"Book of the Dead" begins, appropriately enough, with that popular staple of Victorian life, the Death Angel. Whether it took the form of an actual angel, a menacing skeleton, a little old lady, or a pigeon, Victorians loved their symbols of impending doom.
Harbingers of Death came in many forms. Woodyard examines the visions, banshees, Black Dogs, Women in Black, and other phenomena that tipped people off that it was time to break out the crape and yell for the undertaker. (Of particular note is the spiritualist who poisoned herself to ensure her prophecies of her own death came true--which certainly showed a rare sense of dedication.) My favorite in this category, however, is probably the Crumbling Phonograph Records of Doom. ("Your Hit Funeral Parade!") While most of the portents were ominous or frightening, there are also poignantly sentimental tales of the dead returning to tenderly escort dying loved ones to the Other Side.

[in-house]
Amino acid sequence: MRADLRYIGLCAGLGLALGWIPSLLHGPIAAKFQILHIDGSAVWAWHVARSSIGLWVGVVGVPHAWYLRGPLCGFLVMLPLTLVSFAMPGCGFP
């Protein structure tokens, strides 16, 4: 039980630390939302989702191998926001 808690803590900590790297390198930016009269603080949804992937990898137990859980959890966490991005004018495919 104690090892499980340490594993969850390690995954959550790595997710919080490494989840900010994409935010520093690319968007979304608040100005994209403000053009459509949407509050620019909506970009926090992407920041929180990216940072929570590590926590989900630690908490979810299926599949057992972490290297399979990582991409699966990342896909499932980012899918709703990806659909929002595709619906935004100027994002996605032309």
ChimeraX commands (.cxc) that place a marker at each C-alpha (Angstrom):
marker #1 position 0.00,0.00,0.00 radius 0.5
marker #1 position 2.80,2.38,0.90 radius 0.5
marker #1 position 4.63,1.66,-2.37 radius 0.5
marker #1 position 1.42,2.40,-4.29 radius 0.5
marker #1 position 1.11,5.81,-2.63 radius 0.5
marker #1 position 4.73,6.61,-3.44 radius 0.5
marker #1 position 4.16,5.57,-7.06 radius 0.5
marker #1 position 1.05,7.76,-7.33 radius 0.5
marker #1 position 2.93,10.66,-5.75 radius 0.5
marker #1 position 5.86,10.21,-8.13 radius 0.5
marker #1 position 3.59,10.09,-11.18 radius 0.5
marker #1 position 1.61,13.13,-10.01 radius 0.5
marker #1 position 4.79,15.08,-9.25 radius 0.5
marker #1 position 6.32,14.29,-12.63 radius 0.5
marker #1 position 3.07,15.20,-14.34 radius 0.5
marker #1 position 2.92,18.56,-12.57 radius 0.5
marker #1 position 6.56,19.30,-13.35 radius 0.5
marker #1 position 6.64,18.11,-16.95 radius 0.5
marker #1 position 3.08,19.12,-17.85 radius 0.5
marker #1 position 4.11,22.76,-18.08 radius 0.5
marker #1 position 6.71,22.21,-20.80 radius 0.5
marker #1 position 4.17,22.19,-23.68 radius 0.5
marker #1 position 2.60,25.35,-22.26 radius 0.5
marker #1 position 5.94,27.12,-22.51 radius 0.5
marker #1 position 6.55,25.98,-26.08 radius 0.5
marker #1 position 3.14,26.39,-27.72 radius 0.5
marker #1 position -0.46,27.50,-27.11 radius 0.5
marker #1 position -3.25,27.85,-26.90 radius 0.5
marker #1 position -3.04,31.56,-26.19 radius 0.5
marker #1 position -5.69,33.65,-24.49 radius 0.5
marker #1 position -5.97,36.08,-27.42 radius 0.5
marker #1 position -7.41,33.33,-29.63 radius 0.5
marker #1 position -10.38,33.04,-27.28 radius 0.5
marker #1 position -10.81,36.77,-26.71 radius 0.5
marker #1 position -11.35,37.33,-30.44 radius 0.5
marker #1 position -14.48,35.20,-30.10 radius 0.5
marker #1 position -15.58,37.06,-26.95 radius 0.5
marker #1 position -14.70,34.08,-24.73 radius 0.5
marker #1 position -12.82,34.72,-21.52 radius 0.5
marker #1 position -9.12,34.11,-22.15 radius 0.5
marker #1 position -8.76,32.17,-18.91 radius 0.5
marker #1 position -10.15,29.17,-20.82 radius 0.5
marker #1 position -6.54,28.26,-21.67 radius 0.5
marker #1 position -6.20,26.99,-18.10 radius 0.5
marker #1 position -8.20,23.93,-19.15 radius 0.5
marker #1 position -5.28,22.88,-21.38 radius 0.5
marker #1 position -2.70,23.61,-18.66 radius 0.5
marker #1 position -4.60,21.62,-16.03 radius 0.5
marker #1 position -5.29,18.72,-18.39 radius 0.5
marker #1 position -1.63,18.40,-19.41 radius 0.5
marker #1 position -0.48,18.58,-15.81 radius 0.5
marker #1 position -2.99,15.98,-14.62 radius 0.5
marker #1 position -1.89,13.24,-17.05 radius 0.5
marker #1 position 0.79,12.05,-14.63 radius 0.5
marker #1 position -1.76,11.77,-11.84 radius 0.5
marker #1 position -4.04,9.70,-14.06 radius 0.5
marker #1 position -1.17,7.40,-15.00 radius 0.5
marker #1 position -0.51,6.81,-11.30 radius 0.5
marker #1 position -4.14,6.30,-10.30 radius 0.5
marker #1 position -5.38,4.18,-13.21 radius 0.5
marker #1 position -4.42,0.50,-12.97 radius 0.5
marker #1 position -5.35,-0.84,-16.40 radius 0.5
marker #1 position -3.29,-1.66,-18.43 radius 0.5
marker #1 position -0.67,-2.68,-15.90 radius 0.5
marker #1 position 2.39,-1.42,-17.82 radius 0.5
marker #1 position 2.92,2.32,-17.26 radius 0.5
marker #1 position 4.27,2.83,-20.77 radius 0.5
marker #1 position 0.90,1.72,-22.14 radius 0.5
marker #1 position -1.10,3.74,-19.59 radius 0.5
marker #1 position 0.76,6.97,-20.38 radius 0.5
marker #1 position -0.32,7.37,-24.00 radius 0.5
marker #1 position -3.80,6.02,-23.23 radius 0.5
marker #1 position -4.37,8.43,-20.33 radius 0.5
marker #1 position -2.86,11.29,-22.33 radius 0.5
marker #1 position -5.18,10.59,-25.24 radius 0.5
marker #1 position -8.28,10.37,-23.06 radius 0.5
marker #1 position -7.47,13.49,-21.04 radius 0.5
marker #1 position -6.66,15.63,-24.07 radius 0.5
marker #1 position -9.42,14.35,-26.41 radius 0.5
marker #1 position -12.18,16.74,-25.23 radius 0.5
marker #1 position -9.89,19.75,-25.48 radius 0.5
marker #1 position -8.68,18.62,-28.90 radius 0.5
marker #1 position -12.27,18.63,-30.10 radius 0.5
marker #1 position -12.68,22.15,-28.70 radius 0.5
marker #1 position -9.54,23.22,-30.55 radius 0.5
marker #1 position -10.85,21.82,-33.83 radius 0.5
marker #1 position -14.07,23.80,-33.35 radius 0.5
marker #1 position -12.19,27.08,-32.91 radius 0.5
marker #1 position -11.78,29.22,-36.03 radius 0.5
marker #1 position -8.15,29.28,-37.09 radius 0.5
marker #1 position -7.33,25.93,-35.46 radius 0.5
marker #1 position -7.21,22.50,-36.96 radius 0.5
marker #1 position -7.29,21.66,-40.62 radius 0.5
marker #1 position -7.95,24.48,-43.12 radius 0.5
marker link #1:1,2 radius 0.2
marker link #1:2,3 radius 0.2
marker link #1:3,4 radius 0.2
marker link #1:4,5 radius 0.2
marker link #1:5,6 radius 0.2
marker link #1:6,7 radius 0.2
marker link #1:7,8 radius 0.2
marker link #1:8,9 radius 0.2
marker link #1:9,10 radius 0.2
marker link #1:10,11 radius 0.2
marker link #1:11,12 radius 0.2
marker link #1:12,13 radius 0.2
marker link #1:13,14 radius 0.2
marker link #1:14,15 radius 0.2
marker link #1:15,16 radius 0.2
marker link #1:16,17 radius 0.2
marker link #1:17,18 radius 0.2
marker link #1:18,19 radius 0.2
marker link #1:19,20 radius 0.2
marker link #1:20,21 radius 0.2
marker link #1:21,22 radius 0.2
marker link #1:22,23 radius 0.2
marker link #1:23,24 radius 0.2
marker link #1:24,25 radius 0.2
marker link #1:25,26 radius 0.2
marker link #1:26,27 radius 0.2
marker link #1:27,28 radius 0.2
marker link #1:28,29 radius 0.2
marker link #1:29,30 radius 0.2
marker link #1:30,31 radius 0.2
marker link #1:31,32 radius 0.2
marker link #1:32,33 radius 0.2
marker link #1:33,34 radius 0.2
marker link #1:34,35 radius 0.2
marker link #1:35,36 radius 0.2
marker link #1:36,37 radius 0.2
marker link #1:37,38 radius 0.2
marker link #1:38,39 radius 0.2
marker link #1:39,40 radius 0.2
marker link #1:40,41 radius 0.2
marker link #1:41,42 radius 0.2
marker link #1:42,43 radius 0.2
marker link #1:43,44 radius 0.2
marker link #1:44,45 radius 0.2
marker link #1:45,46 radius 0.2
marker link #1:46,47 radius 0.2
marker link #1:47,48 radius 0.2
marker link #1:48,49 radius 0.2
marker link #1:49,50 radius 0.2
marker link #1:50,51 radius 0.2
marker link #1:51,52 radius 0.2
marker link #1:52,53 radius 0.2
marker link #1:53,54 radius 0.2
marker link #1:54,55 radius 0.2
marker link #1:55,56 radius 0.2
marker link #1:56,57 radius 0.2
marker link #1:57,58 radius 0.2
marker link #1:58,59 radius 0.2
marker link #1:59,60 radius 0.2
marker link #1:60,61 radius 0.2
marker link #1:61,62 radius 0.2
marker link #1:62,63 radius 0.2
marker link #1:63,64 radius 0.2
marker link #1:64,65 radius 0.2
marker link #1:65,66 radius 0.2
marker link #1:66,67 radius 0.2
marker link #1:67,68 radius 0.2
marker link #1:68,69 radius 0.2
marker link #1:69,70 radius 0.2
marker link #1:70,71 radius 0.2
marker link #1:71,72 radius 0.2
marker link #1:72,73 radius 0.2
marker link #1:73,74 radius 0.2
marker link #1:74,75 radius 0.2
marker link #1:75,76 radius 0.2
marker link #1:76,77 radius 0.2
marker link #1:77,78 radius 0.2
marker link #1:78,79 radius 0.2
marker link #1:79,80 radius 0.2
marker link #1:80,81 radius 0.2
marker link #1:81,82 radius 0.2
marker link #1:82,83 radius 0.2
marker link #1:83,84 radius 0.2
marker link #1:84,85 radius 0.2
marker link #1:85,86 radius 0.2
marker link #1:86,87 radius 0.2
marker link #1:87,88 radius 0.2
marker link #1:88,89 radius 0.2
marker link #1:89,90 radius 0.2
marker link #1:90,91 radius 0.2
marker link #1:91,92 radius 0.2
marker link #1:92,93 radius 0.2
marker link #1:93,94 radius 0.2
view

The book's most macabre section deals not with the rituals of death, but the deaths themselves. As the old adage says, there are "a million ways to die," and by golly, the Victorians practiced all of them, and probably invented a few new methods along the way:
Death by growing a family of lizards in your innards.
Murdered at the hands...uh, beak...of an "evil-dispositioned" drug-addicted parrot.
Finished off by poisoned gloves.
Strangled by your own hair.
Eaten alive by rats.
Dispatched into eternity by a cow's moo.
Now, that's what I call really livening up the obituary column.